BONN, Germany: If the devil is in the details, climate change negotiators are about to enter purgatory.
On Monday, some 2,000 delegates from 162 countries and dozens of specialist agencies open a two-week conference, the first to get into the nuts and bolts of a new global warming agreement meant to take effect after 2012.
The meeting builds on a landmark accord reached last December on the Indonesian island of Bali which, for the first time, held out the promise that the United States, China and India will join a coordinated effort to control carbon emissions blamed for the unnatural heating of the Earth.
The Bali conference agreed to conclude a new climate change treaty by December 2009. Another conference four months later in Bangkok adopted a negotiating timetable.
In Bonn, "the real work is now only beginning," says Yvo de Boer, the U.N.'s top climate change official.
Scientists say the world's carbon emissions must peak within the next 10 to 15 years and then fall by half by mid-century to avoid potentially catastrophic changes in weather patterns, a rise in sea levels that would threaten coastal cities and the mass extinction of plants and animals.
The new climate change pact will succeed the first phase of the 1997 Kyoto Protocol, which requires 37 industrialized nations to reduce greenhouse gas emissions an average of 5 percent below 1990 levels by 2012.
The United States is the only industrialized nation not to have ratified Kyoto. Negotiators hope Washington's consent to the Bali "action plan" marked the end of its hostility toward working with other countries to contain global warming.
"Their attitude, their activity, has changed very much in the recent year. It's really a big change," said Andrej Kranjc of Slovenia, the head of the European Union delegation.
Still, the U.S. administration of George W. Bush rejects specific and mandatory targets to reduce emissions over the next dozen years. And countries like India and China question why they should accept limits on their development without commitments from the U.S. Ã‚â€” the world's largest per-capita polluter by far.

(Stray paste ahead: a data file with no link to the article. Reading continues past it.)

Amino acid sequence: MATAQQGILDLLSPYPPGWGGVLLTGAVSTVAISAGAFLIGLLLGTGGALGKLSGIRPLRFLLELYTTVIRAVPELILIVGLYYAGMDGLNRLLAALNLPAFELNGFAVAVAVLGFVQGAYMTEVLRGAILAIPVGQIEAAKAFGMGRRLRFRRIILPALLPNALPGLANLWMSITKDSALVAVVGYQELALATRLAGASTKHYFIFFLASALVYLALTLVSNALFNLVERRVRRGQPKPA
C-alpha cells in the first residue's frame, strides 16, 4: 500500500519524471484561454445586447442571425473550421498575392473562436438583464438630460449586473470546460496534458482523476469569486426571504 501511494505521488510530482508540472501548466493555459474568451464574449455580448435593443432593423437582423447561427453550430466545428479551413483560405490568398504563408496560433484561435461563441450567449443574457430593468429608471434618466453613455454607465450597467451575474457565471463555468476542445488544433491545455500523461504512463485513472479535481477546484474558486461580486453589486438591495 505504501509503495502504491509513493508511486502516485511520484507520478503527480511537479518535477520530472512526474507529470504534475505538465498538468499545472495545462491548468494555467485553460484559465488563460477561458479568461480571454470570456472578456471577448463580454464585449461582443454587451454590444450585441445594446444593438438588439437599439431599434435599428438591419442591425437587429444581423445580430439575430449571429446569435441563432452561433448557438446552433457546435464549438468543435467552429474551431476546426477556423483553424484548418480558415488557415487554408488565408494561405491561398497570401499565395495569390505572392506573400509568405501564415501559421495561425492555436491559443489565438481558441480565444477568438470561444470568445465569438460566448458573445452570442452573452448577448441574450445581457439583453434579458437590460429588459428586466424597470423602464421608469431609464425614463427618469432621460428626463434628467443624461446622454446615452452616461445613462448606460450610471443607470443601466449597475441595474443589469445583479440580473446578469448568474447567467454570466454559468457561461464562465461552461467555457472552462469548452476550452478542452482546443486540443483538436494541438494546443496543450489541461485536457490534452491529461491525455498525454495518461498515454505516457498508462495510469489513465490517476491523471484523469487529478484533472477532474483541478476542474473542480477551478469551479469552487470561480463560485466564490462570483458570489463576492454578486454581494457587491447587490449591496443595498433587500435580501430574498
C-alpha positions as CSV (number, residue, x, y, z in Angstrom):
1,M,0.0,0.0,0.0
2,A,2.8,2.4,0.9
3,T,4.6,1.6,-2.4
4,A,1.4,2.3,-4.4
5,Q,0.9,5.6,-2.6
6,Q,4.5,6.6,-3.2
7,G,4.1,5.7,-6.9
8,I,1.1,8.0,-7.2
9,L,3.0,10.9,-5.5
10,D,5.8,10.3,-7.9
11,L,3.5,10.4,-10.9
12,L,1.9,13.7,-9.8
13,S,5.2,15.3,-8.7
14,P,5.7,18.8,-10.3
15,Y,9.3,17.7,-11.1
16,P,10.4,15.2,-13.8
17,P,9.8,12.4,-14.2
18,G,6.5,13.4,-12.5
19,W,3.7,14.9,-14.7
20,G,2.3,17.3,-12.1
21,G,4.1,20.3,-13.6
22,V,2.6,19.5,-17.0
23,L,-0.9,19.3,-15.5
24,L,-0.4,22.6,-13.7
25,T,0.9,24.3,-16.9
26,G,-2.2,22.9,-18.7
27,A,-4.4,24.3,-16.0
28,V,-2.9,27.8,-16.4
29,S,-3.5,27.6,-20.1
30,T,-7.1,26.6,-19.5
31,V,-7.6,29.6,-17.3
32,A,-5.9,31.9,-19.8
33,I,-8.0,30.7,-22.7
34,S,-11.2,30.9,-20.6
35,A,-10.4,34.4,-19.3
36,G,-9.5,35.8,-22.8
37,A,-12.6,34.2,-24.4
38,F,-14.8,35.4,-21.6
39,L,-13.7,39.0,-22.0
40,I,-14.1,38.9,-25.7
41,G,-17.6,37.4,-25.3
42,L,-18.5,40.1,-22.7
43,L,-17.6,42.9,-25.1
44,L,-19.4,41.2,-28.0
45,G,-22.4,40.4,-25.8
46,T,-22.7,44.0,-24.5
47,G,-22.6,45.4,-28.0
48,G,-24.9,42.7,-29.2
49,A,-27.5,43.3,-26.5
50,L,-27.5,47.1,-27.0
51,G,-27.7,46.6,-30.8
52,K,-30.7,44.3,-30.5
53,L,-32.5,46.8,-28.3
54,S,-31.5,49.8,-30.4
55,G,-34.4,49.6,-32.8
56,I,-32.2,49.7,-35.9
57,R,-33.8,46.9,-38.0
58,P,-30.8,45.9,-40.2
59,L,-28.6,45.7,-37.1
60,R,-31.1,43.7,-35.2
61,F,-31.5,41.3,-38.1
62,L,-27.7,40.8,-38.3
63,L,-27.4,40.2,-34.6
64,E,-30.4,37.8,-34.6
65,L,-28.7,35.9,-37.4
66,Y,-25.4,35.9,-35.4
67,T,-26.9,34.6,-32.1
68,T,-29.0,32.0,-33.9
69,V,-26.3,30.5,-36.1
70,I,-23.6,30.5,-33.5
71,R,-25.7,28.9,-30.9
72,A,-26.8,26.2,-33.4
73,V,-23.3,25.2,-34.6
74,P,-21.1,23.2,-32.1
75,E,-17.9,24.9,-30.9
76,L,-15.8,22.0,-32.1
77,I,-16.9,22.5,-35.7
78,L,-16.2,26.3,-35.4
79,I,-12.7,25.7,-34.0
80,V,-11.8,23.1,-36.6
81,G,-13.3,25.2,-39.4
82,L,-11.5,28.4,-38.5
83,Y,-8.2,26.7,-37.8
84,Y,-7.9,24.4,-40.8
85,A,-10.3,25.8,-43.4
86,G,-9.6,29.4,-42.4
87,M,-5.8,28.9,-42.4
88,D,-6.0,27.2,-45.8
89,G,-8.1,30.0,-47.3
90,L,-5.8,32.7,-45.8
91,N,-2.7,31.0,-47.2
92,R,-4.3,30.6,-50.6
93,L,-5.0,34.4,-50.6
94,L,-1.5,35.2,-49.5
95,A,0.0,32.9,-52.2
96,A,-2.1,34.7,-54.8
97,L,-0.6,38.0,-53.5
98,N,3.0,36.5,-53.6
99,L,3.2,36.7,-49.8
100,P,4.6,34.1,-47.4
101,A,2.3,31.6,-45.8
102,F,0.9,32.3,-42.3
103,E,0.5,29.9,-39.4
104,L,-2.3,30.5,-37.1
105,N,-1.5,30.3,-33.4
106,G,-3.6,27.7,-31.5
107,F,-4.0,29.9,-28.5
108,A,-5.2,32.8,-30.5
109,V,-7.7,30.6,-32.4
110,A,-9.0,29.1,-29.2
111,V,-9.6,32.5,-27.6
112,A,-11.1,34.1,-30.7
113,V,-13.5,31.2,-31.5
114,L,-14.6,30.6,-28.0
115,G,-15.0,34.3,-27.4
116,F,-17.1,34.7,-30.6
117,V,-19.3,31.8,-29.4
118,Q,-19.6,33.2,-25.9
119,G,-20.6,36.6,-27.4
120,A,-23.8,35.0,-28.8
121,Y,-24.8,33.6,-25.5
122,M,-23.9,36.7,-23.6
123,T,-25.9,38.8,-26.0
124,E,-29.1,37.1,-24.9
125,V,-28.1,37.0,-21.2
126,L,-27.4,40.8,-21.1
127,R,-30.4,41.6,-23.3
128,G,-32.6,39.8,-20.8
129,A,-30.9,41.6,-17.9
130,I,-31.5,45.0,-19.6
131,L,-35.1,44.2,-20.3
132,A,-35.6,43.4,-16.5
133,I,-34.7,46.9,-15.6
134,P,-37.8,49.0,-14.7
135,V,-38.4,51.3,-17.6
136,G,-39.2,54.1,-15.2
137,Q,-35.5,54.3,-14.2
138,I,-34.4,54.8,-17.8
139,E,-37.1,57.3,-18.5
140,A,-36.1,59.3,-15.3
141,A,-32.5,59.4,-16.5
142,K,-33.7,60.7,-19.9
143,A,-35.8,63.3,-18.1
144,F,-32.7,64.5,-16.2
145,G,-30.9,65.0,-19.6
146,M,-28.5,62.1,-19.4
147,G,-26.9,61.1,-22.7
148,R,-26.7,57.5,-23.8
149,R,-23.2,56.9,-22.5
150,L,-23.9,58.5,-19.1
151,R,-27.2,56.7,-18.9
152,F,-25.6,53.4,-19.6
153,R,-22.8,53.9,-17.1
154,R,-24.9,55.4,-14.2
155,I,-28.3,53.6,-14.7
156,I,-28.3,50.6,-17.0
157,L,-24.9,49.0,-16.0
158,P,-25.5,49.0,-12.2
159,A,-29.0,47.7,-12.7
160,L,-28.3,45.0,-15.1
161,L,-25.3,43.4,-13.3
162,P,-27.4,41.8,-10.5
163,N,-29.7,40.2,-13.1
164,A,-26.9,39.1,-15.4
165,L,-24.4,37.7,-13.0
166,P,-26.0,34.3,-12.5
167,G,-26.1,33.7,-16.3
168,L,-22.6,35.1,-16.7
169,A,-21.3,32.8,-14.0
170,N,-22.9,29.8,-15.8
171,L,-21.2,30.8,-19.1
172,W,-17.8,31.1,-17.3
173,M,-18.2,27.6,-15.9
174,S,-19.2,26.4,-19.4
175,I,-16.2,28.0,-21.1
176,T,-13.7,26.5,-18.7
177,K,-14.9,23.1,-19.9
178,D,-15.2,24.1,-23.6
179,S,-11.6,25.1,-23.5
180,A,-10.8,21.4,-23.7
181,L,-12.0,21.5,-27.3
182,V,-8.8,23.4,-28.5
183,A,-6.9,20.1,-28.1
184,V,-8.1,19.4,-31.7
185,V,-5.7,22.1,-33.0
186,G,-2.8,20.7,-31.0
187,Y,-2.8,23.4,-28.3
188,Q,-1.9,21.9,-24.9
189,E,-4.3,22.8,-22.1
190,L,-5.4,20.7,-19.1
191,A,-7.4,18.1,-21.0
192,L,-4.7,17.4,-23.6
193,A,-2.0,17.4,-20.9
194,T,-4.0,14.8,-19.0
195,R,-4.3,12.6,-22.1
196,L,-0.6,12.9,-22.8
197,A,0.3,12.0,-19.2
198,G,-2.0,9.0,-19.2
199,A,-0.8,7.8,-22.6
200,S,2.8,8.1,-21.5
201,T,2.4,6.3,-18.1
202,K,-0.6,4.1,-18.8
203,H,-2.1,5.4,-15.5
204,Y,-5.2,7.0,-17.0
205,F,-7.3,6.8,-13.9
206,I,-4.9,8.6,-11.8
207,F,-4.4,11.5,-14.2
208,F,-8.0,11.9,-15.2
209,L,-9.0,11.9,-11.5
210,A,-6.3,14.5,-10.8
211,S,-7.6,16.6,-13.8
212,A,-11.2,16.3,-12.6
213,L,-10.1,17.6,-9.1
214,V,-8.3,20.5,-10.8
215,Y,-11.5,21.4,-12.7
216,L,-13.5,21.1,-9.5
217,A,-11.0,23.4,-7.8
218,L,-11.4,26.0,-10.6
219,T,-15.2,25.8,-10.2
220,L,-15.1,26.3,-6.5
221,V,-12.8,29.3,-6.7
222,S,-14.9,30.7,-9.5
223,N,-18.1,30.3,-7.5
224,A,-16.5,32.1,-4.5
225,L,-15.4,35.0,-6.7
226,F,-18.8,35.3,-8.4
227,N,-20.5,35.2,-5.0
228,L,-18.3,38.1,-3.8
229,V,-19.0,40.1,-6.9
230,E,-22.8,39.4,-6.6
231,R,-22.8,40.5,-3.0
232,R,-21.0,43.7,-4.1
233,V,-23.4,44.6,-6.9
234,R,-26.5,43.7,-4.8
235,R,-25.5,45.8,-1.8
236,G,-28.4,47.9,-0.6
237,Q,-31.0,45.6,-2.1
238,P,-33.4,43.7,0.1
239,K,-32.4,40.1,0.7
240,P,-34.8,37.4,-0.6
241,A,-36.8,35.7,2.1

Delegates say such major decisions must wait for the new U.S. administration next January.
"It's unlikely we are going to make lot of progress this year because we need strong signals from the U.S., and that's not going happen until the election," said Ian Fry, the delegate from the tiny Pacific nation of Tuvalu.
But time is pressing.
The basic outline of the post-Kyoto agreement should be ready by next summer to prepare for the critical December conference in Copenhagen, Denmark, where the new pact should be adopted, de Boer says.
That allows negotiators just six months after the next U.S. president takes office to negotiate a complex, multifaceted and hugely expensive treaty.
"Everyone refers to the U.S. as the elephant in the room," said Angela Anderson, the director of the Global Warming Campaign for the Pew Environment Group. She said the presidential candidates already should be formulating policies and making them part of their campaigns.
"The new administration will have a challenge, but perhaps a welcome challenge. They can mend the U.S. reputation abroad by engaging constructively in the climate talks," she said.
Delegates in Bonn will begin work on how to help developing countries adapt to anticipated changes in their climate, on transferring new technologies to help them avoid hefty carbon emissions as they expand their economies, and on how to raise the trillions of dollars required over the next decades to curb climate change.
Each objective faces a multitude of obstacles.
Governments cannot commit to transferring technologies that belong to private companies, which are protected by intellectual property rights, for example. Small countries need satellite monitoring, especially of deforestation, which they cannot afford without help. The costs of installing carbon-storage facilities on power stations, once it becomes technically feasible, will be out of reach to all but the richest.
Proposed "adaptation funds" for developing countries are plagued by questions of how money will be generated, who will control it and how it will be allocated.
Some countries favor a levy on airplane tickets and maritime transport, to be deposited in a special account earmarked for developing countries.
No one expects answers by the end of the Bonn conference,
De Boer said in an earlier interview he hoped the meeting would "take things to the next level," with the discussions crystalizing ideas and leading governments to submit written proposals for the Copenhagen accord.
"We don't expect a breakthrough (in Bonn), of course. We have a long road ahead of us," said Kranjc, the EU chief delegate. He cautions against trying to move too fast. "Things are not ripe."
© 2008 The Associated Press.